Tribes, along with state and federal agency biologists who work with lamprey, recognize their important ecological and even medicinal values, as well. Like salmon, lamprey provide marine-derived nutrients to the freshwater habitat where they spawn and die. Their oily flesh makes them an important prey species for other fish and animal species. Lamprey also are a bellweather species for water quality, and therefore habitat quality. And lamprey have an interesting medicinal quality. Historically considered an undesirable, parasitic, trash fish outside of tribal cultures, scientists discovered that lampreys secrete an anticoagulant during their parasitic phase, as noted by Dr. Allen Scholz, a fisheries professor at Eastern Washington University, in his four-volume Fishes of Eastern Washington, A Natural History: Lamprey are still regularly collected ... for use as teaching specimens and as a source of medicinal anticoagulants. It is interesting that the anticoagulant produced by this ‘repulsive parasite’ for the purpose of draining blood from its victim has application as an anti-clotting agent in human heart operations. Although we read about the need to protect the biodiversity of tropical rainforests because many unknown organisms may produce useful medicine, the same line of reasoning also applies to organisms that live closer to home in eastern Washington, as the example of the Pacific lamprey illustrates.
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Most people know Columbia River lamprey, if they know them at all, from viewing windows in fish ladders at dams, attached by their sucker mouths to the glass with their long, tubular bodies waving like streamers in the swift current. And therein lies a problem for the species.
While fish passage survival for adult salmon and steelhead improved at dams with the installation of fish ladders, these were designed with salmon and steelhead in mind, not anadromous lamprey. Fish ladders for salmon and steelhead are like water-filled staircases, perfect for strong swimmers. But swift current through the ladders makes passage for lamprey difficult. Lamprey, which can swim against a slow current without stopping, aren’t as strong as salmon, and have trouble in the high flow of the ladders. In fast water, lamprey are burst-and-hold swimmers. They use their sucking mouths to hold onto any surface they can attach to, such as the concrete walls of the fish ladders or the glass of the viewing windows, and then release, burst ahead and grab on again. This burst-and-hold swimming method, while efficient, doesn't work well in the fast current of the ladders. And while holding on to a window or wall does not use a lot of energy, if unsuccessful, the lamprey are swept away back down the ladders. Some try repeatedly and succeed, but others try repeatedly and give up.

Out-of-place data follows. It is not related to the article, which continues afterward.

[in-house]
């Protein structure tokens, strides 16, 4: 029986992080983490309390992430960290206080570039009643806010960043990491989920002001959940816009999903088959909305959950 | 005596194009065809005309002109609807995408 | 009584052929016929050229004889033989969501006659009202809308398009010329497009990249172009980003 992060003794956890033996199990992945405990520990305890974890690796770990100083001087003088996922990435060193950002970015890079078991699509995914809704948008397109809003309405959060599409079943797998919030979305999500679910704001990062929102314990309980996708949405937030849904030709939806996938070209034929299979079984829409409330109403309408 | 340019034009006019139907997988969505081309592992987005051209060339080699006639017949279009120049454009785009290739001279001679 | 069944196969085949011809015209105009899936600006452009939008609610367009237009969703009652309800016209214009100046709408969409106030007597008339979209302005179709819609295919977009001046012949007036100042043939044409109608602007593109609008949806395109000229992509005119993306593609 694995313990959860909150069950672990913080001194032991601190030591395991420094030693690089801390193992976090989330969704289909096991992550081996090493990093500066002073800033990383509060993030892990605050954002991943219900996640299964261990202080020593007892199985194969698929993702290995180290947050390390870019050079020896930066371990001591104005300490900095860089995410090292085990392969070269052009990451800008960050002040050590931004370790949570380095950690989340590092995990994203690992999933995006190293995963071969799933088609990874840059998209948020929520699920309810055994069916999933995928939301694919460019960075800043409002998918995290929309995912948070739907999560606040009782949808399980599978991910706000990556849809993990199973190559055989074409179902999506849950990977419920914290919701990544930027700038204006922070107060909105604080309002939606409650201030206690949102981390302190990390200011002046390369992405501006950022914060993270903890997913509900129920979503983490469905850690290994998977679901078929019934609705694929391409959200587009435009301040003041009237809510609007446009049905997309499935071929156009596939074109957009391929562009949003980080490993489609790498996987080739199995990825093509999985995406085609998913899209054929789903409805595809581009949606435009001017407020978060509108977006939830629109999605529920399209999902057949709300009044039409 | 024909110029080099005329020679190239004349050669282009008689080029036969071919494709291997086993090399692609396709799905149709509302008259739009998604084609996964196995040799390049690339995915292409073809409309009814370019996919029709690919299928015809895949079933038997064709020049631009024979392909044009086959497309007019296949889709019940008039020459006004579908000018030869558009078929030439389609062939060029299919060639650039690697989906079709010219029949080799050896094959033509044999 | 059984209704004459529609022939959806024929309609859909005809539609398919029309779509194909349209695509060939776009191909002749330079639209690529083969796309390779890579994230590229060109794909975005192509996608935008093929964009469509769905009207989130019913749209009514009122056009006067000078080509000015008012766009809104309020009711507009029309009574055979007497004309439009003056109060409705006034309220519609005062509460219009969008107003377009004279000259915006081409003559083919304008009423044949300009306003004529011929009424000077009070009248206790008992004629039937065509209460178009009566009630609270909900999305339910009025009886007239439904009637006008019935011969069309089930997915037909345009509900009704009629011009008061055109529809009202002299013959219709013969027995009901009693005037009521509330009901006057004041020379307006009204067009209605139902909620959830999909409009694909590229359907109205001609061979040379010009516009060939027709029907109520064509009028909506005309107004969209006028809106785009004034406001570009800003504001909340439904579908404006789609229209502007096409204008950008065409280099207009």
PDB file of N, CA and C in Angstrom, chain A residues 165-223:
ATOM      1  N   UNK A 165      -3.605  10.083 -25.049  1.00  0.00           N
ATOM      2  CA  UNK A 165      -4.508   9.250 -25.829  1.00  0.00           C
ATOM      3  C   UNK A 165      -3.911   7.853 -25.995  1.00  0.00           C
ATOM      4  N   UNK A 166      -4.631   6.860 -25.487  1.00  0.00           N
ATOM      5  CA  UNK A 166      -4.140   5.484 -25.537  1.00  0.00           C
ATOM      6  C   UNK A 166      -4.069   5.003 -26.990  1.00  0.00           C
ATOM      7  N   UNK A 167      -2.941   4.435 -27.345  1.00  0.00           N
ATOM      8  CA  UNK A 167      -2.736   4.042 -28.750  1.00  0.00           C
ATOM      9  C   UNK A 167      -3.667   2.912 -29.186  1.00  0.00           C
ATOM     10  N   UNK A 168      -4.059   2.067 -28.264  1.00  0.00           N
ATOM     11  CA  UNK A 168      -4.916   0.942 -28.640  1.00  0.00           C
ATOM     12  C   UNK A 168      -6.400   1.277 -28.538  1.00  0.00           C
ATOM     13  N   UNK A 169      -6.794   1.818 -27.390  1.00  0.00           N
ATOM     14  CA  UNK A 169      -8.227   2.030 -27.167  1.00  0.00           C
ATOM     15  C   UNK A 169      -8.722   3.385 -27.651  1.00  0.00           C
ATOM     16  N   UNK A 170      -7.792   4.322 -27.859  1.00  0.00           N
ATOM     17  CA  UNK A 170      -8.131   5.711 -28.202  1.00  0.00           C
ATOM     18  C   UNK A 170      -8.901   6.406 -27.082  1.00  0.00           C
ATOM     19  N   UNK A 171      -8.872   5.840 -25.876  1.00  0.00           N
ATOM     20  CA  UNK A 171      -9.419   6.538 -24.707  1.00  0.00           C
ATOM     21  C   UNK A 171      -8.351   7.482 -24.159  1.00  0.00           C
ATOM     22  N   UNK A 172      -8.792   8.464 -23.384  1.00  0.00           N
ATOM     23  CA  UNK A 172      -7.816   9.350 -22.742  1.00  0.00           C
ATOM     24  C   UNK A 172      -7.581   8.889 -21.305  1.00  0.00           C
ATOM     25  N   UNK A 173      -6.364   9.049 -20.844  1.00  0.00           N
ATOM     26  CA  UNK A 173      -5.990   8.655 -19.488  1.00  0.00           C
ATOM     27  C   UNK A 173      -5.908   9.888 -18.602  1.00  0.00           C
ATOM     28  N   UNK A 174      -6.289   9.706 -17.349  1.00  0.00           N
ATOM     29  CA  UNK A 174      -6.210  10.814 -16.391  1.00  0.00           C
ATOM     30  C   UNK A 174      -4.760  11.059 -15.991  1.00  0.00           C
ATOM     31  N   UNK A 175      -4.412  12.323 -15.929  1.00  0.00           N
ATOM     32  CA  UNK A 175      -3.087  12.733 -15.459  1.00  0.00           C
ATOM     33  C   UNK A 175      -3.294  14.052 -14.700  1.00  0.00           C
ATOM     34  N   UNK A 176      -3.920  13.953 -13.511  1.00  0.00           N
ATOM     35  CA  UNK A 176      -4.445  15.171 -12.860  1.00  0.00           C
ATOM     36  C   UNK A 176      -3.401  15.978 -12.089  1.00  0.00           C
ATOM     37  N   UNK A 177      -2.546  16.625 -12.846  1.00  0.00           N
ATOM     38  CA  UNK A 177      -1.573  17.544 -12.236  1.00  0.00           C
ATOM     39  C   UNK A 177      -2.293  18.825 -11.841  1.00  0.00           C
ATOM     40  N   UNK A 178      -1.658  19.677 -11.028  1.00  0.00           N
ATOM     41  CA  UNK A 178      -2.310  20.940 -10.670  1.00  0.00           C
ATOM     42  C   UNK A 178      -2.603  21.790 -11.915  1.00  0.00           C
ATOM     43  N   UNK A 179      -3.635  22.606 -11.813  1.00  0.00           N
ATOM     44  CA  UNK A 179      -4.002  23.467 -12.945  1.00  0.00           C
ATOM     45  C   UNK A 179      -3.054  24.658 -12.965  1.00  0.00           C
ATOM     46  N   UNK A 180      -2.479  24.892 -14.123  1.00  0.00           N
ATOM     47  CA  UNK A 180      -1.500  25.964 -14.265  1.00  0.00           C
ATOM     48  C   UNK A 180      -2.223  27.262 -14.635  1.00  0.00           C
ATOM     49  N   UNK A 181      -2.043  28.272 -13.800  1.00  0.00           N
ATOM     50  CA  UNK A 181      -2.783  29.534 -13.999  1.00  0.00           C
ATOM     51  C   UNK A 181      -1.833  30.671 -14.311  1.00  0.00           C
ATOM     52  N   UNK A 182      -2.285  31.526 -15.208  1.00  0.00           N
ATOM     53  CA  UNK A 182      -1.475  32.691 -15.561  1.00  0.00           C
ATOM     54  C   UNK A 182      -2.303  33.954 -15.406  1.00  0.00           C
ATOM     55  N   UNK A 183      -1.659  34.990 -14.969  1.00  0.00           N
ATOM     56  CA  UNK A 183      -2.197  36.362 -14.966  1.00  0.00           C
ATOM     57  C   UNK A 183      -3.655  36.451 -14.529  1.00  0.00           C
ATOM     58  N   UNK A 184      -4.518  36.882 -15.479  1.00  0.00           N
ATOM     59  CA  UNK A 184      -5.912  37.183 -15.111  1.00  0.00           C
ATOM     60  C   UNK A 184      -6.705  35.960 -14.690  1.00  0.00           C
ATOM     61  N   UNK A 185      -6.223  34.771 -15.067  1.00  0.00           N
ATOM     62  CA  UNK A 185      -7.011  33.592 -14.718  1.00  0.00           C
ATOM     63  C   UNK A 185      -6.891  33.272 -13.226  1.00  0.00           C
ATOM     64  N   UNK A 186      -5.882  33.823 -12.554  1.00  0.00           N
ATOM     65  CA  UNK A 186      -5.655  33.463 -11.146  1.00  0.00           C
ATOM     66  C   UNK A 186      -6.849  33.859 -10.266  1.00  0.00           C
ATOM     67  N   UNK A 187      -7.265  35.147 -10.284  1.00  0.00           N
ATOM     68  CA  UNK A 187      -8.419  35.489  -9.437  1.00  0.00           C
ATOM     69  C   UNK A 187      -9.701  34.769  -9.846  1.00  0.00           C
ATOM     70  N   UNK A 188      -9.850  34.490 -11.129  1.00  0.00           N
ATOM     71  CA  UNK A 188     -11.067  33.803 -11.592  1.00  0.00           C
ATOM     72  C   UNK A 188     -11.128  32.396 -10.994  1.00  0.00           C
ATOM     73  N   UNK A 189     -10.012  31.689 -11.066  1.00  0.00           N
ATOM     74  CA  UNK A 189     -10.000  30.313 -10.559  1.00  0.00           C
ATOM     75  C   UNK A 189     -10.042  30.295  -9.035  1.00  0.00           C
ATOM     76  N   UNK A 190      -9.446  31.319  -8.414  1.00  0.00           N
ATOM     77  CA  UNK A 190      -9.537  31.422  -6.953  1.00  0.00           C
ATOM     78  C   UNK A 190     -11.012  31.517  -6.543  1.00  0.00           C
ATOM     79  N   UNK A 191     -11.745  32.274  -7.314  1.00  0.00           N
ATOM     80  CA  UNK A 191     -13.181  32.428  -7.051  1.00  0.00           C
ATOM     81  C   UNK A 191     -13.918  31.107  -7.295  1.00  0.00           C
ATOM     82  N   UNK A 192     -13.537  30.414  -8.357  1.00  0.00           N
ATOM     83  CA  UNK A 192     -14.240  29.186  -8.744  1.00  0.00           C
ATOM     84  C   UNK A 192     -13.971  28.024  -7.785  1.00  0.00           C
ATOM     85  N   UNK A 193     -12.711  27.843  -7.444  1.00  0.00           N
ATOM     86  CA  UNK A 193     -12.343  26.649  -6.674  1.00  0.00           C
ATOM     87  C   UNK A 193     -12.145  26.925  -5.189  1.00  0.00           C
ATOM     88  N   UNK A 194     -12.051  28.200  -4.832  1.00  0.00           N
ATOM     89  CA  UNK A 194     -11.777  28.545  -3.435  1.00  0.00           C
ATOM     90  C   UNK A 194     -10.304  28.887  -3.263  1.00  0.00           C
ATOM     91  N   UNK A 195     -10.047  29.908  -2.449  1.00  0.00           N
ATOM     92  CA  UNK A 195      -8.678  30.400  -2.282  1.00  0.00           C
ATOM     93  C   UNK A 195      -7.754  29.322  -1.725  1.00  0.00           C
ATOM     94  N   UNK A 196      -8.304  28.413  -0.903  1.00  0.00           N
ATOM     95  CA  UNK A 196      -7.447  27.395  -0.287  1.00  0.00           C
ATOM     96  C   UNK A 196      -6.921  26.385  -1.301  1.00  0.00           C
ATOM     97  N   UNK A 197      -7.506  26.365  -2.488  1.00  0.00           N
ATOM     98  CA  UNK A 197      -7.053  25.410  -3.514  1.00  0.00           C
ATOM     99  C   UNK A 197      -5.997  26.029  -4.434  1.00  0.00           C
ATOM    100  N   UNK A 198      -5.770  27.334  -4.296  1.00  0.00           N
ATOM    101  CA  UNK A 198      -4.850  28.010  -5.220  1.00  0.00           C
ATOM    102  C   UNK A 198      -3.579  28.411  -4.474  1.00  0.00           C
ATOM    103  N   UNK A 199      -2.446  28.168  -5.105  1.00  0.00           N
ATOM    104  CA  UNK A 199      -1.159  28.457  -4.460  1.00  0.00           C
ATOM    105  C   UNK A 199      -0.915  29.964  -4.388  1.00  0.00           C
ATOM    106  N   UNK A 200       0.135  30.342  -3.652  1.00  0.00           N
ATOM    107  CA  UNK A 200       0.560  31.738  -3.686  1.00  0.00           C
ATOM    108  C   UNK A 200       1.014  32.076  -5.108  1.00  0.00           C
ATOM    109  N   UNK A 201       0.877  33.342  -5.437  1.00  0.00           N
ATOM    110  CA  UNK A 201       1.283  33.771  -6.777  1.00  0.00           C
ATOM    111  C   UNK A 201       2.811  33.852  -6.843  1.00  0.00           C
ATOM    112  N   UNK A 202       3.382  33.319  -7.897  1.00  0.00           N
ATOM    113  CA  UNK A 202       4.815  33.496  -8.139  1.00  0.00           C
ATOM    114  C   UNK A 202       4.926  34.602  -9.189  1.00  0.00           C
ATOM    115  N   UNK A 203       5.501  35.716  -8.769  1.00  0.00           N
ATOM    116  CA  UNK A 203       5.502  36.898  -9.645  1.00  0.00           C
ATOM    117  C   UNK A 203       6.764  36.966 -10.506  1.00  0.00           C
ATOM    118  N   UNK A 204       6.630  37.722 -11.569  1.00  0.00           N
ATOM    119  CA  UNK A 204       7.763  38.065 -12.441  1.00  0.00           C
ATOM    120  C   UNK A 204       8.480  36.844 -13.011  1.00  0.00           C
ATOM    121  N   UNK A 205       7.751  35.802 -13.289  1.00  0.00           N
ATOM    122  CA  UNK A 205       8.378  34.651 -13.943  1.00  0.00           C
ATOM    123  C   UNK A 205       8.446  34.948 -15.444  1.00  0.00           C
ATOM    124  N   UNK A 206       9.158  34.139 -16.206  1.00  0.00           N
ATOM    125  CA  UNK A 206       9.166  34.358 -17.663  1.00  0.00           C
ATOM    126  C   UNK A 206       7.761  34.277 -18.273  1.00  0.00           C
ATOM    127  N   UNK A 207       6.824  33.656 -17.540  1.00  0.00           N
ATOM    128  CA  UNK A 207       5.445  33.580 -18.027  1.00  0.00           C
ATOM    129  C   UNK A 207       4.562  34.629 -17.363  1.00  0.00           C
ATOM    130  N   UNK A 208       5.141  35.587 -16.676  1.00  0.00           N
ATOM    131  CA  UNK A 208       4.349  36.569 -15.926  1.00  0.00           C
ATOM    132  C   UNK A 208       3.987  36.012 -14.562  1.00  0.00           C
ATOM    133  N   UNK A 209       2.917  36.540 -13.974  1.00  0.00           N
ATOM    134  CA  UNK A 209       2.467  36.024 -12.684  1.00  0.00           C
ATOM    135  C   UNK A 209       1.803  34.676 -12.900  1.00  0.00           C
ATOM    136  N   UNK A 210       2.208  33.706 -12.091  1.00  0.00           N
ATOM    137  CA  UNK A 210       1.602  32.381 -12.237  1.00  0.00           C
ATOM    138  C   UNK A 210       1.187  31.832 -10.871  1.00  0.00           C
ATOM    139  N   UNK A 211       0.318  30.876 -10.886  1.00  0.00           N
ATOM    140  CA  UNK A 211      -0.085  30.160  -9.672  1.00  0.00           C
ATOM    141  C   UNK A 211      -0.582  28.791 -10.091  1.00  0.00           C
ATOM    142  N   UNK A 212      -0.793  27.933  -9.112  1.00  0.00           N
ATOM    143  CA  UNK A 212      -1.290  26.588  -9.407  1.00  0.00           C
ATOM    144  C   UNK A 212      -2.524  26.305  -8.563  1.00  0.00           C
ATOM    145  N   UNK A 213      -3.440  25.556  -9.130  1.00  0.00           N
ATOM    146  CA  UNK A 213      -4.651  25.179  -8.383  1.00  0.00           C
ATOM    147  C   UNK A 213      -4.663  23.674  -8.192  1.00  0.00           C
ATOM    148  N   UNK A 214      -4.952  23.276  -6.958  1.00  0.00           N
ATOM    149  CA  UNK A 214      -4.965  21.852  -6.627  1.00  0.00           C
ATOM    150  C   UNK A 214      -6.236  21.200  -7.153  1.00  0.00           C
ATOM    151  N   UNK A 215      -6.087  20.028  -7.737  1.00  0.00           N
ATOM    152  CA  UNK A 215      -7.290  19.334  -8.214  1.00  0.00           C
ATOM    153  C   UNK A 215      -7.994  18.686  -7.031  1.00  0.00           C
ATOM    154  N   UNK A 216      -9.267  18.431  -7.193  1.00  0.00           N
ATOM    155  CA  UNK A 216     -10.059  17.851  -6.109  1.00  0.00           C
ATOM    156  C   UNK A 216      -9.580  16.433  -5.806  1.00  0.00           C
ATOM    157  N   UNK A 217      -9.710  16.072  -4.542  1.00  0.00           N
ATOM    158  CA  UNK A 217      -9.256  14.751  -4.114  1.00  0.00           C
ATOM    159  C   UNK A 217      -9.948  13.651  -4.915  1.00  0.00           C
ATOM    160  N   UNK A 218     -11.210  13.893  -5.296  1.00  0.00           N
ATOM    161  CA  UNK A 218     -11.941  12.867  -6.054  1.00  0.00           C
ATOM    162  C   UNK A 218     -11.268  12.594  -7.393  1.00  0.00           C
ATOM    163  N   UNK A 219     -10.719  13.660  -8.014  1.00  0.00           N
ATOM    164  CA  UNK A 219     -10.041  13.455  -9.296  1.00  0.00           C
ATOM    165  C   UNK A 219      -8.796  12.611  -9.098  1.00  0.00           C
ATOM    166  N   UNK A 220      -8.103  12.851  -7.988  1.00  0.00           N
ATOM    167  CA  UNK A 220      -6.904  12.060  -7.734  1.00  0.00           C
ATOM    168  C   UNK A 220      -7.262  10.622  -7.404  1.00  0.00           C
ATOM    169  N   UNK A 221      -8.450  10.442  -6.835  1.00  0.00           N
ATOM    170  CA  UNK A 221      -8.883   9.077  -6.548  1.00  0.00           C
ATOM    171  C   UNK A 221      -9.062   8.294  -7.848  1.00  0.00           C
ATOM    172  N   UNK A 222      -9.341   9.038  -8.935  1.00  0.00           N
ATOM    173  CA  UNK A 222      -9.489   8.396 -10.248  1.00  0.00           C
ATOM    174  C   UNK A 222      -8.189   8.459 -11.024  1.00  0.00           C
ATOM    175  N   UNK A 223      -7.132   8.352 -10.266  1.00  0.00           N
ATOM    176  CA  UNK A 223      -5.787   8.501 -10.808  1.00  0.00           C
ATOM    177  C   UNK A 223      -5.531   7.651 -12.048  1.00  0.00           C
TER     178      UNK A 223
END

“This was their biggest obstacle,” Sween said. “As recently as 2009, only 50 percent of migrating lamprey were getting across each dam on the Columbia and Snake rivers, and that year only 12 passed Lower Granite.”
Problems mounted for lamprey over time, and populations declined. In some areas, they became extinct. In the 1950s and 1960s, the number of Pacific Lamprey counted crossing Bonneville Dam each year routinely was between 50,000 and 350,000, but in recent years annual counts of fewer than 150,000 are common (2017 was a big year, with more than 250,000). Dam passage, water pollution, and habitat destruction all played a role in the decline, but so also did a lack of basic understanding about lamprey biology.
Pacific Lamprey once spawned in Columbia River tributaries as far as they could go before their passage was blocked either by natural obstacles like waterfalls or by impassable dams like Grand Coulee and Chief Joseph on the Columbia and the Hells Canyon Complex on the Snake River. In the Columbia, Pacific Lamprey crossed Celilo Falls and made it as far as Kettle Falls. A small number got over that falls and reached British Columbia, where they spawned in the Arrow Lakes above present-day Castlegar, about 800 miles from the ocean, Scholz said.
Pacific Lamprey ascended the Spokane River to Spokane Falls in what is now downtown Spokane, Scholz wrote in Fishes of Eastern Washington. There, the tribes harvested lamprey for their personal use and also to sell at fish markets in the city. The completion of Little Falls Dam in 1911, 29 miles upstream from the confluence of the Spokane and Columbia rivers, extirpated lamprey – and salmon – above that point. In the Snake River, Pacific Lamprey migrated as far as Shoshone Falls, 615 miles from the river’s confluence with the Columbia, but the completion of Hells Canyon Dam in 1967, at Snake River mile 247, blocked their passage.